Explained: What helped India go to 63rd spot in ease of doing business?https://indianexpress.com/article/explained/explained-what-helped-india-go-to-63rd-spot-in-ease-of-doing-business-6085344/

Explained: What helped India go to 63rd spot in ease of doing business?

India, along with other top improvers, implemented a total of 59 regulatory reforms in 2018-19, accounting for a fifth of all reforms recorded worldwide, stated the World Bank in a release.

Prime Minister Narendra Modi speaks during the inauguration ceremony of the ‘Make In India’ week in Mumbai in 2016. (REUTERS/Danish Siddiqui/File Photo)

India has improved its score in the World Bank’s global Ease of Doing Business rankings, rising 14 notches to be placed 63rd out of 190 countries on the back of “sustained business reforms”.

India, along with other top improvers, implemented a total of 59 regulatory reforms in 2018-19, accounting for a fifth of all reforms recorded worldwide, stated the World Bank in a release.

“Special focus given by the top leadership of the country, and the persistent efforts made to drive the business reforms agenda, not only at the central level but also at the state level, helped India make significant improvements,” said Junaid Ahmad, World Bank Country Director in India. “The focus now needs to be on continuing this trend to maintain and improve its ranking.”

What are these reforms?

In the course of a year, India has made it easier to start a business in the country. It has further streamlined, in Delhi, the process and reduced the time and cost of obtaining construction permits and improved building quality control by strengthening professional certification requirements. In addition to this, Mumbai’s streamlining of obtaining building permits has made it faster and less expensive to get a construction permit.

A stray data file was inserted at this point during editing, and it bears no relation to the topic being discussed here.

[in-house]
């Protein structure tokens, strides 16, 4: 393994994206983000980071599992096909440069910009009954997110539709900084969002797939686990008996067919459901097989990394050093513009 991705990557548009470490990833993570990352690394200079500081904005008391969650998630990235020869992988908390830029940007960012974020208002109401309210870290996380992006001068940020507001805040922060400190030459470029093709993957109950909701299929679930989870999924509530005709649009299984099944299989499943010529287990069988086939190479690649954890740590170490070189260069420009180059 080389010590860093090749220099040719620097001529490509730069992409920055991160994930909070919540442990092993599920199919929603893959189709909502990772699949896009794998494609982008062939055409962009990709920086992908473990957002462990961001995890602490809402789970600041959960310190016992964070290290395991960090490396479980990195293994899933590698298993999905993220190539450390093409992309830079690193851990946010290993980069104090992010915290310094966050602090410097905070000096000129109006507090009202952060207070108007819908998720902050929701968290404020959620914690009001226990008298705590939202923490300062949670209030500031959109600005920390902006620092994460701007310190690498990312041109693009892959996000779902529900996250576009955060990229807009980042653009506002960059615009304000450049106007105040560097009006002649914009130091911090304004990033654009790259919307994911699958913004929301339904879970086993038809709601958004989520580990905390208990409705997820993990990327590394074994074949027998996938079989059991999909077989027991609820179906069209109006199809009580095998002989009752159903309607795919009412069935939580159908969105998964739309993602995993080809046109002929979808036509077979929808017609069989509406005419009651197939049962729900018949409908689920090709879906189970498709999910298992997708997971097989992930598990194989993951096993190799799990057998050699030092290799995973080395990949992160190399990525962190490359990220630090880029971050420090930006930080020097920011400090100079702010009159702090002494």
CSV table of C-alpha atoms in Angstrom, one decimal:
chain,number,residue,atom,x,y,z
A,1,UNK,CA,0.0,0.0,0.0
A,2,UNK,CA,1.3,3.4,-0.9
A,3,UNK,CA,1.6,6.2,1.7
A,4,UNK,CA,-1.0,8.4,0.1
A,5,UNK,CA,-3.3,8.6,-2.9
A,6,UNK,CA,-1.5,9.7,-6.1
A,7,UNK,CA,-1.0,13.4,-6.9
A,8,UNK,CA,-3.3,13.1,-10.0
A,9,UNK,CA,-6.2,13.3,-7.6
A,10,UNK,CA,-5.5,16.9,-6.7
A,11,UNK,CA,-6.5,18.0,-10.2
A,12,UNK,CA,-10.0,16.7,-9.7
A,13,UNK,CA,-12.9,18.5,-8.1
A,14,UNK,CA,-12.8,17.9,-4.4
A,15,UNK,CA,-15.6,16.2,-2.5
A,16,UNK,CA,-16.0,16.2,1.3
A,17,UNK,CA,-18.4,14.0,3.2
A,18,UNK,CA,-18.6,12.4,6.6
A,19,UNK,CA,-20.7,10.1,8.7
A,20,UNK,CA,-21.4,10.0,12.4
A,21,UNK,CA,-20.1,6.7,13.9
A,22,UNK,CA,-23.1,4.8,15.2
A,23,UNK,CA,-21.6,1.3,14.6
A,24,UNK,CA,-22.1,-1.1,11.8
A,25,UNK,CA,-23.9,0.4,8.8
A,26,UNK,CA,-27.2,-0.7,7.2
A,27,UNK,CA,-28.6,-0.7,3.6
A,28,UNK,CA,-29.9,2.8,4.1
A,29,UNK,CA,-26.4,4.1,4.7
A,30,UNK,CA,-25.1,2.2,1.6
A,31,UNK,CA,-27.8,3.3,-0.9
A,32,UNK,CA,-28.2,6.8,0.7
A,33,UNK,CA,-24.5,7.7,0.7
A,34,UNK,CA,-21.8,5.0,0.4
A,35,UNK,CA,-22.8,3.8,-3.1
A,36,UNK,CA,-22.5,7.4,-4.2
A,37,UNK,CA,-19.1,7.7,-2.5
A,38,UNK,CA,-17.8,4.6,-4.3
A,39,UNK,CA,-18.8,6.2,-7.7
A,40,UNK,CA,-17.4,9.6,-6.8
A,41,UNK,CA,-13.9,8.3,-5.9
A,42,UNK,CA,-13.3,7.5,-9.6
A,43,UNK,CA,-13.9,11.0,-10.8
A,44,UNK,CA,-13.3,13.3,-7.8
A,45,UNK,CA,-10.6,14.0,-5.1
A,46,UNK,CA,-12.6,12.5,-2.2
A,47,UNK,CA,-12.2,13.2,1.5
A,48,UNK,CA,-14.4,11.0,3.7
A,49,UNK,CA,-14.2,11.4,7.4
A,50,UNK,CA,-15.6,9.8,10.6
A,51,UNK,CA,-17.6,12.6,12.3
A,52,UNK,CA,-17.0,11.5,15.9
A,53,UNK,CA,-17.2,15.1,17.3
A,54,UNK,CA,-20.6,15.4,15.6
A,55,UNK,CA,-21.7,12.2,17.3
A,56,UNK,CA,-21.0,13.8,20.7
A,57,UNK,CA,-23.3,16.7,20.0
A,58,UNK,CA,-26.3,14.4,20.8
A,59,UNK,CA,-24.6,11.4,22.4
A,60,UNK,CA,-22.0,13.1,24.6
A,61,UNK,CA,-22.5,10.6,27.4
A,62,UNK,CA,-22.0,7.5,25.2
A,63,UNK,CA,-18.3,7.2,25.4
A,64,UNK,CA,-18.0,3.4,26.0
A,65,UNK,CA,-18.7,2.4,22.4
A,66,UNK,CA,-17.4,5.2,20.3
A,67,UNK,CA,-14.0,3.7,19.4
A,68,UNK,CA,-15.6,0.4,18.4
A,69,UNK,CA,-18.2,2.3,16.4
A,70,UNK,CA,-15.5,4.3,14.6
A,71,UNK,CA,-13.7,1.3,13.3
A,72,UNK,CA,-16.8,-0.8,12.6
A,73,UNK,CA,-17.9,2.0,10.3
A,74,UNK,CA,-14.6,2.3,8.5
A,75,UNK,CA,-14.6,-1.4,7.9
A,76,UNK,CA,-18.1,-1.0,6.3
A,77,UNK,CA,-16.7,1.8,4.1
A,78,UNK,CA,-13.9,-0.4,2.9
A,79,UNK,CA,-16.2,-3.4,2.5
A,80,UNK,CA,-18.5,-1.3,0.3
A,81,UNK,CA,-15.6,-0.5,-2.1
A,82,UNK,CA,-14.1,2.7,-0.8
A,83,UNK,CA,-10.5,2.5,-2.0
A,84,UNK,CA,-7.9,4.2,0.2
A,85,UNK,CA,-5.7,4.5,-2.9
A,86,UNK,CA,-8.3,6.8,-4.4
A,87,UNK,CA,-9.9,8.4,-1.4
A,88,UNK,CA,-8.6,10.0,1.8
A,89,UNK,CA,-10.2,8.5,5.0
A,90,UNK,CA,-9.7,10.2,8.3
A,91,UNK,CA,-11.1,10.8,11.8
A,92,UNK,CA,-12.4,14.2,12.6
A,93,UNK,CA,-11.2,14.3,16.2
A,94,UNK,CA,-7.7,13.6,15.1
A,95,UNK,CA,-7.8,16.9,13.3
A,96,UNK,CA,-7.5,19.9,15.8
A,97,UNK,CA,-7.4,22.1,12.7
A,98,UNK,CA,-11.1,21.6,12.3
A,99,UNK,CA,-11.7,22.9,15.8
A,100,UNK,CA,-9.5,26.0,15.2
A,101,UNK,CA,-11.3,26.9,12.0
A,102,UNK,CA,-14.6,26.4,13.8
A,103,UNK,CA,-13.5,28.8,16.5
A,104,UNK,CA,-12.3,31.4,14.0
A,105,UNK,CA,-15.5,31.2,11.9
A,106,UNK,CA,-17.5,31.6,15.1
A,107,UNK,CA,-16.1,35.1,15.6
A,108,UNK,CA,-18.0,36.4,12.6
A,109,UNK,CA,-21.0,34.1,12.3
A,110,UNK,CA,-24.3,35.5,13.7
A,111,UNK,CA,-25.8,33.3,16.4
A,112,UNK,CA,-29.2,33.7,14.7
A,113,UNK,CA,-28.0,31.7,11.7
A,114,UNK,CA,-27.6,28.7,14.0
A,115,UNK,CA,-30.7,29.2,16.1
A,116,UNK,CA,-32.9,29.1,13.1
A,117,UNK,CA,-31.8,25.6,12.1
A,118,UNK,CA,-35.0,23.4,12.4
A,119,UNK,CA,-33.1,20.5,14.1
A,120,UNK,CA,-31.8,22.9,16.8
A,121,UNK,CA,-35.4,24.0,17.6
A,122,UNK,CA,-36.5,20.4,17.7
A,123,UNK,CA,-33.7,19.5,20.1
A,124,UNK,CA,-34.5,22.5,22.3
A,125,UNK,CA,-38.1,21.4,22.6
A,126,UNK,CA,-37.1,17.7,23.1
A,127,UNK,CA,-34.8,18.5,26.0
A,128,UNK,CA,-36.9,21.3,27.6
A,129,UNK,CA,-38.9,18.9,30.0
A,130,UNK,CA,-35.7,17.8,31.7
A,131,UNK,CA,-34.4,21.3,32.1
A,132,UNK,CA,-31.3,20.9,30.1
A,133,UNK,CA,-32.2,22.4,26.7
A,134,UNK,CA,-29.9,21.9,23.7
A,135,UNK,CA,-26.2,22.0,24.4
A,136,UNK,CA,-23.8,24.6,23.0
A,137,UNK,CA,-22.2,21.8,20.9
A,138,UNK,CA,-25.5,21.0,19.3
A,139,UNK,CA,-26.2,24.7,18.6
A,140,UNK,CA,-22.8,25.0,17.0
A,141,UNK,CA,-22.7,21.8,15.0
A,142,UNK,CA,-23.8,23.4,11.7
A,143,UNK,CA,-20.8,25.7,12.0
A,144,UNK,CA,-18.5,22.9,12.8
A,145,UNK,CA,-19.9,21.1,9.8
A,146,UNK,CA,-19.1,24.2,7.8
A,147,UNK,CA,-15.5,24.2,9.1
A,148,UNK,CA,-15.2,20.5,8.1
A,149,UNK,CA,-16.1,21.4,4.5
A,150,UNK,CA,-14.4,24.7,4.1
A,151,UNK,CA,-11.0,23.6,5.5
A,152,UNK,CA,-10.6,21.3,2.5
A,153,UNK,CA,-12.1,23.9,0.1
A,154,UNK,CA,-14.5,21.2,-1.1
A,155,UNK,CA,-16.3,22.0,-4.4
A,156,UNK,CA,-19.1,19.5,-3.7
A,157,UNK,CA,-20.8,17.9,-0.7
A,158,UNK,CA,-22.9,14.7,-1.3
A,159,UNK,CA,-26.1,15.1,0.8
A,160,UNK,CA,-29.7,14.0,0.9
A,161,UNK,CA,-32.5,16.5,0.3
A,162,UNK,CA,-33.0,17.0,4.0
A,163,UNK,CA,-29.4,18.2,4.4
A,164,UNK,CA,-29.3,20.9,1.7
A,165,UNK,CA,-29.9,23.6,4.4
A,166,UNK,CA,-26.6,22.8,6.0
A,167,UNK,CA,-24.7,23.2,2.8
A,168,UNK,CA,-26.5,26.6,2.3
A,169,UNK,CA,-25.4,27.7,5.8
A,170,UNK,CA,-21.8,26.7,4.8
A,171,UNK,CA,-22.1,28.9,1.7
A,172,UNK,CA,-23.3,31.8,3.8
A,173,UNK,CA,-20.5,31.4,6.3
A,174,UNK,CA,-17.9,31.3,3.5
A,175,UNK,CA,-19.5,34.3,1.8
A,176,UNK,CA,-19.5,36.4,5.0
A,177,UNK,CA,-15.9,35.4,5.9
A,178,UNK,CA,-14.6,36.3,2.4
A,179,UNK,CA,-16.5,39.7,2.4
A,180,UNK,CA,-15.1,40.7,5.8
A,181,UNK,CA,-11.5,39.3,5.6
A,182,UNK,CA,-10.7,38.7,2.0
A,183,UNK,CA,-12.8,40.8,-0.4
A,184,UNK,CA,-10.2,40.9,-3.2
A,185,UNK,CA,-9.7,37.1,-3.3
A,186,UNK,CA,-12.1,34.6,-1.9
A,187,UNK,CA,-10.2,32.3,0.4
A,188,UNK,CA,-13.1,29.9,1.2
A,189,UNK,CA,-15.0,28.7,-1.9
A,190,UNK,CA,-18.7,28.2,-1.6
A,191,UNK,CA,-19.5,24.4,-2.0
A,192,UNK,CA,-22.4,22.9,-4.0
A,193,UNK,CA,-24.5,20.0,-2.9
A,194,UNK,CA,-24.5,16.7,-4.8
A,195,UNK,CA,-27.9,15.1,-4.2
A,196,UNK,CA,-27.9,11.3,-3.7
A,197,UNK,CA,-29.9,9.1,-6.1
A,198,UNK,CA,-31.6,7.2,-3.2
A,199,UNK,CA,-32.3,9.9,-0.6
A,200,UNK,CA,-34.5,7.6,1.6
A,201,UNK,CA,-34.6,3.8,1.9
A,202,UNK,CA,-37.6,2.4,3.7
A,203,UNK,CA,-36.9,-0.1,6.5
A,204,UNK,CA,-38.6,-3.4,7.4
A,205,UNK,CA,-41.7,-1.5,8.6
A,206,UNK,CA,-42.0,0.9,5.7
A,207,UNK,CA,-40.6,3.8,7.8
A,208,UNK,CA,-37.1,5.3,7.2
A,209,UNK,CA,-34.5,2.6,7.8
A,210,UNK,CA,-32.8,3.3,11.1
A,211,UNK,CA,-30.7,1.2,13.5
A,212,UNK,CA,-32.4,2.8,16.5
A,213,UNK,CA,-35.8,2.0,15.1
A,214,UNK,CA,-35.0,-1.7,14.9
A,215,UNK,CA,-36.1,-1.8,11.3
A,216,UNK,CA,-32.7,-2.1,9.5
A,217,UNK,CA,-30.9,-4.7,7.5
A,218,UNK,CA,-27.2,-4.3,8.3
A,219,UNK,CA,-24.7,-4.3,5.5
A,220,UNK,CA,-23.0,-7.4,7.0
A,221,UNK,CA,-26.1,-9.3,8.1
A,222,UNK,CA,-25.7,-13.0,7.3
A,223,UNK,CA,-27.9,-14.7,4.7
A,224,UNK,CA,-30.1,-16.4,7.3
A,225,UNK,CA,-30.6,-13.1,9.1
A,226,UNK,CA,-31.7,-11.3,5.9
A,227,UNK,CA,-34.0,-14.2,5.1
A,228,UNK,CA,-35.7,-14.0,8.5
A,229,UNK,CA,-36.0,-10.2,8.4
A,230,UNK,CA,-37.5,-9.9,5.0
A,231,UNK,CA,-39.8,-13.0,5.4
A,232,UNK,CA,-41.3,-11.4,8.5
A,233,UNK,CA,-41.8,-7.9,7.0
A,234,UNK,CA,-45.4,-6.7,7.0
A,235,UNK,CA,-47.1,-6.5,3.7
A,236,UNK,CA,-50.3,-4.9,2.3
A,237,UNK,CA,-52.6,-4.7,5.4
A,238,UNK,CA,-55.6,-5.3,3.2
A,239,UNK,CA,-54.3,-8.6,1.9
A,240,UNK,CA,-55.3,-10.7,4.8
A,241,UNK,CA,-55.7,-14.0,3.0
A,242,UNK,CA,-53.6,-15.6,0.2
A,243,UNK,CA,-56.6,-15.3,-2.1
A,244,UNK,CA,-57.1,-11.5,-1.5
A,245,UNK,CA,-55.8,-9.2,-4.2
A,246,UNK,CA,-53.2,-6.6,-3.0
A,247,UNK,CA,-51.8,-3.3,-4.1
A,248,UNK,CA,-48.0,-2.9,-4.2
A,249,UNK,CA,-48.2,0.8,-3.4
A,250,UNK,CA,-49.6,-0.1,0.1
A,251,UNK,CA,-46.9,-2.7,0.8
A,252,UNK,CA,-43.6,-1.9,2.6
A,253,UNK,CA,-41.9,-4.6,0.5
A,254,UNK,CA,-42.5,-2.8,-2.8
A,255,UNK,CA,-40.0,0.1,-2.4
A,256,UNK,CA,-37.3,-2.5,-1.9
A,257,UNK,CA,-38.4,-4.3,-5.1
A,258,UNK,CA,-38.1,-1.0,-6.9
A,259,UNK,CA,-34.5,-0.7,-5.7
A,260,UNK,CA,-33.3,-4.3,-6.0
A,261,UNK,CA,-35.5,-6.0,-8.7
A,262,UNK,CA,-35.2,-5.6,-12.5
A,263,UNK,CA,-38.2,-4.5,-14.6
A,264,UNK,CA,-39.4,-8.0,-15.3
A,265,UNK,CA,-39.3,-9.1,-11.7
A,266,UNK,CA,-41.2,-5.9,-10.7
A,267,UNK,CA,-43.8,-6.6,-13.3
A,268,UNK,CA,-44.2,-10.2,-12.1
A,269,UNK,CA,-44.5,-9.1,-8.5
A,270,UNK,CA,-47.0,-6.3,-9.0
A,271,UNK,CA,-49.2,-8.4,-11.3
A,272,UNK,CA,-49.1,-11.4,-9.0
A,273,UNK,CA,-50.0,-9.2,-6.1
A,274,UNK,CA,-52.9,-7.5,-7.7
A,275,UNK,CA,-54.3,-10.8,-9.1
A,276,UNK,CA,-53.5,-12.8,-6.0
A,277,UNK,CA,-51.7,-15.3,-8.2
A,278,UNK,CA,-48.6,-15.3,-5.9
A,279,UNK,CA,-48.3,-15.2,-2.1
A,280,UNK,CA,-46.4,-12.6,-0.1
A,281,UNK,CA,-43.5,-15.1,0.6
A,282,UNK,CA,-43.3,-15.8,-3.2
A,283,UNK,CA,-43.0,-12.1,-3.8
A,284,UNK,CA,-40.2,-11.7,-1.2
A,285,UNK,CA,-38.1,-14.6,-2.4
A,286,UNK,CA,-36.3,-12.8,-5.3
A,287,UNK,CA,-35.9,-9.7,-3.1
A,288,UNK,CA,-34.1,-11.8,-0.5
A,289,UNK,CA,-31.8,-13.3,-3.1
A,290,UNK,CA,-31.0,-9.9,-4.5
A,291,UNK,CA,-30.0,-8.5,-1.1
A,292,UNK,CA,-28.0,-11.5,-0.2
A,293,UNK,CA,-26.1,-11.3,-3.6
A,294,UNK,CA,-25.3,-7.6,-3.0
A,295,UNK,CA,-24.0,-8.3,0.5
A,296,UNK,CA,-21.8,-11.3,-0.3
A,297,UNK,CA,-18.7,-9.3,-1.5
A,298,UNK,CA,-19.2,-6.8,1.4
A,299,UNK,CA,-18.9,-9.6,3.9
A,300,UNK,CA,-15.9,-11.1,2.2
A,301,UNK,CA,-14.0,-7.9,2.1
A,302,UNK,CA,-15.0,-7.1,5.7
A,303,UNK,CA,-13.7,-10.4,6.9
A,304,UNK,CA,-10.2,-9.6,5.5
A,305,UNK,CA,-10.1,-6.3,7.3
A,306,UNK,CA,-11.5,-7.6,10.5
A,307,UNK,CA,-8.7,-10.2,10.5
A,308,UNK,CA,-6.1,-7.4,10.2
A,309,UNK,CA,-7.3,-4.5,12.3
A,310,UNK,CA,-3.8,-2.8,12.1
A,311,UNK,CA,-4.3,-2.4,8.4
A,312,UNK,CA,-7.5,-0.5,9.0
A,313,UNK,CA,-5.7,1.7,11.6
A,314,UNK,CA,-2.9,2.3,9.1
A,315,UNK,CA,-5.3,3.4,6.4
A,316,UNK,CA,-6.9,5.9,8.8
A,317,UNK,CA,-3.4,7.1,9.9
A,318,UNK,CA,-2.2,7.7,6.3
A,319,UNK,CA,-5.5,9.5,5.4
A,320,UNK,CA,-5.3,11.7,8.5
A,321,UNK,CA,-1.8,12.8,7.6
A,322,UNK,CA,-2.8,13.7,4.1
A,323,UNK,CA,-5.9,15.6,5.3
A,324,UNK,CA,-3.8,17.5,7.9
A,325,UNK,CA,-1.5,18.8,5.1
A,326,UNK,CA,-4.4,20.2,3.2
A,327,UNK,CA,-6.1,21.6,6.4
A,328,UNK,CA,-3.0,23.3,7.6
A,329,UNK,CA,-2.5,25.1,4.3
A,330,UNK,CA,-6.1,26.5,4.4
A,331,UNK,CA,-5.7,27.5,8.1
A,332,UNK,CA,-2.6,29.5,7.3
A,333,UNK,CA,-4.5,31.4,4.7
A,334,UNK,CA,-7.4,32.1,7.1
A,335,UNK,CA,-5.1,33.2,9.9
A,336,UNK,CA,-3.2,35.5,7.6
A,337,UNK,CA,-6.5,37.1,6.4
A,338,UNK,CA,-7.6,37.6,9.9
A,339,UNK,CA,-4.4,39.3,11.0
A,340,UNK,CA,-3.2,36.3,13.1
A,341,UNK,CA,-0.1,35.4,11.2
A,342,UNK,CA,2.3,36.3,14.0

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Its efforts to make it easier to trade across borders and resolve insolvency have also helped improve its ranking.

The government’s goal was to be among the top 50 economies by 2020.

What are the problem areas?

The country still lags in areas like enforcing contracts and registering property. “It takes 58 days and costs on average 7.8 per cent of a property’s value to register it, longer and at greater cost than among OECD high-income economies. And it takes 1,445 days for a company to resolve a commercial dispute through a local first-instance court, almost three times the average time in OECD high-income economies,” stated the release.